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Getting Serious

1.  Did you ever wonder how Solomon was given the wisdom from God?  And, did you ever want to know how that same wisdom could be given to you?
2.  Did you ever think the wisdom given to Solomon was something only given to special saints and not to ordinary, everyday people like you and me?  And, if so, why did you think that?
3.  How does it make you feel to know, or at least to entertain the thought, that you already possess the wisdom Solomon had by virtue of the Holy Spirit living in you?  In fact, by being “in Christ” you possess much more than Solomon.  How does that make you feel?
4.  Let me ask this again: When was the last time God spoke to you through His Word?  What was that experience like?  How often does it happen?
5.  On a scale from 1 to 10, how would you rate God’s wisdom in your life right now and in your decision making process?  What was it yesterday?  Are you growing in the wisdom of God?  And, if not, why?


Next Step Challenge

Take your Bible and look up at least 25 passages where the term “in Christ” is used.  What do they say about your life right now?  For starters, you can begin with four verses from Romans provided below.

Romans 6:11 – Likewise you also, reckon yourselves to be dead indeed to sin, but alive to God (how) in Christ Jesus our Lord.

Romans 6:23 – For the wages of sin is death, but the gift of God is eternal life (how) in Christ Jesus our Lord.

Romans 8:1 – There is therefore now no condemnation to those who are (what) in Christ Jesus, who do not walk according to the flesh, but according to the Spirit.

Romans 12:5 – So we, being many, are one body (how) in Christ, and individually members of one another.

And how will you let what you’ve learned change your life from this point forward?

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To “Know” What? – Part 1

To “Know” What? – Part 1

To know wisdom and instruction, to perceive the words of understanding.
Proverbs 1:2

Our culture is fascinated with four-letter words.

And believe it or not, the same can be said of the Scriptures.  The Word of God places an incredible amount of significance on some simple, four-letter words.

Let me give you a quick example.


Show Me the Love

There are some four-letter words that will transform your entire life once you understand their meaning.  “Love” is one of these words.  In our culture you can love your wife, love your children, love your job, love pizza and ice cream, you can love Fluffy your new pet cat, you can love the way you look in a pair of jeans, you can love the meal you’ve just eaten at Cheddars, you can love the Carolina Panthers, you can love Johnny Depp movies, you can even love the deal you got on your new car.  And in the English, all we know is that you have a really strong and intense feeling of affection for whatever phrase comes after the word love— even if that phrase ranges from your love for your children to your love of ice cream.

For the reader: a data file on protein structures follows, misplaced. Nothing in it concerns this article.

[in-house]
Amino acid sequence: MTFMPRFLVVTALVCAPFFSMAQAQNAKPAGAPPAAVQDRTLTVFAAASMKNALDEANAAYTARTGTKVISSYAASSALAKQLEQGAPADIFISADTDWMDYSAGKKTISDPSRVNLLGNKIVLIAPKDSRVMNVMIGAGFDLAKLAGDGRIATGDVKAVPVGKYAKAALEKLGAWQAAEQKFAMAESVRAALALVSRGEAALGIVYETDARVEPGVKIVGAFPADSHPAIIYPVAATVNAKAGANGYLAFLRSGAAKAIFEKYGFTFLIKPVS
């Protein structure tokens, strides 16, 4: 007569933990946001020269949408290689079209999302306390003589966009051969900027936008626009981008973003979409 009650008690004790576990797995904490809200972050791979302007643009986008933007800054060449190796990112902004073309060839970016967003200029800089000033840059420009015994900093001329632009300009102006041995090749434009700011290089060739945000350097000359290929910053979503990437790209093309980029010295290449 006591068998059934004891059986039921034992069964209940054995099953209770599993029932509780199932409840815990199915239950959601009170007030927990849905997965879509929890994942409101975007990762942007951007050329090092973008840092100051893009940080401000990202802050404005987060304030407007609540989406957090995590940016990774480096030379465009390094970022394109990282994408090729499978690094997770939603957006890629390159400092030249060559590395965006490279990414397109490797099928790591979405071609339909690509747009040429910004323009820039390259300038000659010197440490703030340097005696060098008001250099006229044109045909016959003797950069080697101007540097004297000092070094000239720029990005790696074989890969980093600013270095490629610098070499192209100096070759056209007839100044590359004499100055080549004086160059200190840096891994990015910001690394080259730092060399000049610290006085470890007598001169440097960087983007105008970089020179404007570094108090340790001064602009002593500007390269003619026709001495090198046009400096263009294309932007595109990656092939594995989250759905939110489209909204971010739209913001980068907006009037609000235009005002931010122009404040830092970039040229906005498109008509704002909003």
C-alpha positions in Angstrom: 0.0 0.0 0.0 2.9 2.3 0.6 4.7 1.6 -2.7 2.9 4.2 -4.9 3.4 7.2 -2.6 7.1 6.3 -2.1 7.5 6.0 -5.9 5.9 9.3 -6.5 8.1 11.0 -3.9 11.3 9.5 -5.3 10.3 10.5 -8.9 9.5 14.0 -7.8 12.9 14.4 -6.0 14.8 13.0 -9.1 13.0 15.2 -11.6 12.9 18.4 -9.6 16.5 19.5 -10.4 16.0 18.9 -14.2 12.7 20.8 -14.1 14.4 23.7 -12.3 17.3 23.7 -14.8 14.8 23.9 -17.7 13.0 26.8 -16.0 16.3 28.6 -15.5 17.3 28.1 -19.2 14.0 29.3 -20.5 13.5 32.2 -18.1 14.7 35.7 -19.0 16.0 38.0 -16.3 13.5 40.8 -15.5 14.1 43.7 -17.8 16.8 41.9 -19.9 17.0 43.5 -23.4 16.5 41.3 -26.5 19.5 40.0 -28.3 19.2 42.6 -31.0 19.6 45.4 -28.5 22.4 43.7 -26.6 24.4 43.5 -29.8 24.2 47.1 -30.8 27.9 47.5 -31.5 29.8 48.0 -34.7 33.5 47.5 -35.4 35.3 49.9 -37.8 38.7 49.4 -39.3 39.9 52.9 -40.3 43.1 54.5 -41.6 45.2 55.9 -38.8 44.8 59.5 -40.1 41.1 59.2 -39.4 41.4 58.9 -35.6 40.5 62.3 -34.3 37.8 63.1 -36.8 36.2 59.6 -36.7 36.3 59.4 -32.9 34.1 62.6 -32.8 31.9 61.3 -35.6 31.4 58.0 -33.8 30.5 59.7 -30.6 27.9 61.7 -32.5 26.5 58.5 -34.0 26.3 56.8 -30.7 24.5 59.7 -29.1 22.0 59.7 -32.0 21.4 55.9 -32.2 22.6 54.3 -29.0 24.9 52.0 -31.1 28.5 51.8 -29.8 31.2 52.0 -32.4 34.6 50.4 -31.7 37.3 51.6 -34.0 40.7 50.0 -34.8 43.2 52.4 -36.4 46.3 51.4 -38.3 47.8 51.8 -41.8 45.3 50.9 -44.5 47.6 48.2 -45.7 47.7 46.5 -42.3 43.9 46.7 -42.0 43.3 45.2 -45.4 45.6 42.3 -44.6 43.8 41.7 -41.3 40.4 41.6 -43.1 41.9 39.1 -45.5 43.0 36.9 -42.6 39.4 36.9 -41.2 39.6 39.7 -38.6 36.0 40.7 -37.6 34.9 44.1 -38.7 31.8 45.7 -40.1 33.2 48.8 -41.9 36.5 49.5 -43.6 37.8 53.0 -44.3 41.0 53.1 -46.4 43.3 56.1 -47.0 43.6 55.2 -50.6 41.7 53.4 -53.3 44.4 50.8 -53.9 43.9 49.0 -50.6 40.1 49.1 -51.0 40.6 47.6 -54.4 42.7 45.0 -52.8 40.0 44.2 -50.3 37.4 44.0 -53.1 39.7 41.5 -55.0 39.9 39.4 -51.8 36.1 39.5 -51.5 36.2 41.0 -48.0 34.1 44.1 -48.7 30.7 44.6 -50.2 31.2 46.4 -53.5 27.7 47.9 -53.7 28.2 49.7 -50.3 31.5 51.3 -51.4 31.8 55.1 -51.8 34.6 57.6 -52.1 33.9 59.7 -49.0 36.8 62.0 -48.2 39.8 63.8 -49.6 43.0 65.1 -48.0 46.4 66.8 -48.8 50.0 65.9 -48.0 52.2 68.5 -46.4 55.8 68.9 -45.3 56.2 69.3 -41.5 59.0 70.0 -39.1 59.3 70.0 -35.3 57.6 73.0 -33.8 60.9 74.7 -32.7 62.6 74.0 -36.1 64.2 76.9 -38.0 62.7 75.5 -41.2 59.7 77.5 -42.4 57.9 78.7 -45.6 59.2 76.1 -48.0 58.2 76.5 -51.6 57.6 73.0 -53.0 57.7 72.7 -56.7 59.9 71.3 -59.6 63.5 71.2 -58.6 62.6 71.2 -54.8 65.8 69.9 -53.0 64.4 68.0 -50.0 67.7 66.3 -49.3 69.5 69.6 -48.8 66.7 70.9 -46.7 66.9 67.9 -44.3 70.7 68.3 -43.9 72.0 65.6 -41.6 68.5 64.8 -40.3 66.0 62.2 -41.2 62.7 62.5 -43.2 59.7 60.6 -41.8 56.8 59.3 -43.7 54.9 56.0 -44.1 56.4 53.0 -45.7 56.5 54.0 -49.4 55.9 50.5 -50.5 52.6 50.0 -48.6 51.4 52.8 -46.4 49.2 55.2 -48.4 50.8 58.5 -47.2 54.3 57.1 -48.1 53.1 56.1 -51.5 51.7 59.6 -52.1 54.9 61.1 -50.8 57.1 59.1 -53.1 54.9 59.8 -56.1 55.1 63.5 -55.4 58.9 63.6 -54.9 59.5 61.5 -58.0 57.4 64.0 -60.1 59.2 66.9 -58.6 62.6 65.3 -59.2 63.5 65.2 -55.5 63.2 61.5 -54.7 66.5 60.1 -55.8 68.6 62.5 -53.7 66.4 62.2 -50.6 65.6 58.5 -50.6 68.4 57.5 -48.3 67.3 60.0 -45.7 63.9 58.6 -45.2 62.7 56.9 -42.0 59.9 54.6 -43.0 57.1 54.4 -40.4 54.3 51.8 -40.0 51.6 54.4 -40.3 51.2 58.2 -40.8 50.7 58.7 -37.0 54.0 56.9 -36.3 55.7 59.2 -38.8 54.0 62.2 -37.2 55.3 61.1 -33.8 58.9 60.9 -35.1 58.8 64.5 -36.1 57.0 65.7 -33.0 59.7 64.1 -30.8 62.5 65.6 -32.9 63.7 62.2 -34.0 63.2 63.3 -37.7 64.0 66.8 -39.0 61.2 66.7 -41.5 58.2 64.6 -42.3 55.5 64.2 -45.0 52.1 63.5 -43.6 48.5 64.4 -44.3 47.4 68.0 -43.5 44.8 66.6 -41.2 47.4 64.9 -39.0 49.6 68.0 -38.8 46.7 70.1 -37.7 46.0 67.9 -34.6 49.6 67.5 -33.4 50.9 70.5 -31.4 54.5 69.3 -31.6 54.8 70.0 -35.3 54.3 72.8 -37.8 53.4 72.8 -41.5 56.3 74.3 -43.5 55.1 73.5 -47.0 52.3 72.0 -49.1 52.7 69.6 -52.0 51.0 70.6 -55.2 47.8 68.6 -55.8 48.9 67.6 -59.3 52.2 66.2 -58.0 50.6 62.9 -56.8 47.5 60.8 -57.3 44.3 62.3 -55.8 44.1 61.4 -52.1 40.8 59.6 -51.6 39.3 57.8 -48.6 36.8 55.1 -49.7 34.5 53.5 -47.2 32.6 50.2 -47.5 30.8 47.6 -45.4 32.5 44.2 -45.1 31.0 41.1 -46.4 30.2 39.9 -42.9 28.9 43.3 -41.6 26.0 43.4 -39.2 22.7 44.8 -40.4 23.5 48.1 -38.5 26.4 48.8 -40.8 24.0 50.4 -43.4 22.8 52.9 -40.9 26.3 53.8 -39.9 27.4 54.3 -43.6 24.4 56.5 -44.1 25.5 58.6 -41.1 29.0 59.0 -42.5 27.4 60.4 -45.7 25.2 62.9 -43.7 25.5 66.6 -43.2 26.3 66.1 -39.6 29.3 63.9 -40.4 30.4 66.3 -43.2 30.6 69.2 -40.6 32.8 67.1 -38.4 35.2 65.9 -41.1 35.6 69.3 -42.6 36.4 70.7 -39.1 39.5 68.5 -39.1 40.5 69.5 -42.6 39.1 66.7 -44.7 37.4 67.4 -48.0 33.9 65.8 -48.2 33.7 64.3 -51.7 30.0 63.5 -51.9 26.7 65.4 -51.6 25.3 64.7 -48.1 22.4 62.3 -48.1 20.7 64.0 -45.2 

But in the New Testament we find several different Greek words used to describe different kinds of love.  For example, you have the word agape which describes the highest form of love, the kind of love the Father has for the Son and the Son for the Father (John 5:20).  It’s the altruistic, self-sacrificing, accepting, benevolent, gracious, all-encompassing and all-giving love that is used in Scripture to communicate the love God has for His creation and for His children.

Next you have phileo which is defined as “brotherly love” or the love between friends.  It means to have affection for someone, or to befriend someone.  As a side note, God calls us to agape our enemies, to love them like Christ loves us in order to win them to Him.  But He never encourages us to phileo our enemies, to befriend them.  Why?  Because “bad company corrupts good character” every time (1 Cor. 15:33).  Remember?

Then you have eros, the intimate, physical, sexual love a man has for his wife.  This is the root of our word, erotic.  It expresses feelings of arousal shared between people who are physically attracted to each other.

We have three different Greek words used to describe in great detail the meaning of a simple, four-letter word.  We enjoy and rejoice in, for example, the agape of God yet we would never agape pizza.  We phileo our best friend, our college roommate, but would never use eros to describe that relationship.  See the difference?  Can you see how important it is to define and understand even our simple, overused, familiar four-letter words?

Let me show you how this plays out in real time.


Do You Love Me?

In the last chapter of John we find Jesus restoring His disciples, specifically Peter, and we have recorded a conversation where Jesus asks Peter, three times, “Do you love Me?”  The conversation goes like this:

Jesus:  “Simon, son of Jonah, do you love Me more than these?”
Peter:  “Yes Lord; You know that I love You.” (John 21:15).

Jesus:  “Simon, son of Jonah, do you love Me?”
Peter:  “Yes Lord; You know that I love You.” (John 21:16).

Jesus:  “Simon, son of Jonah, do you love Me?”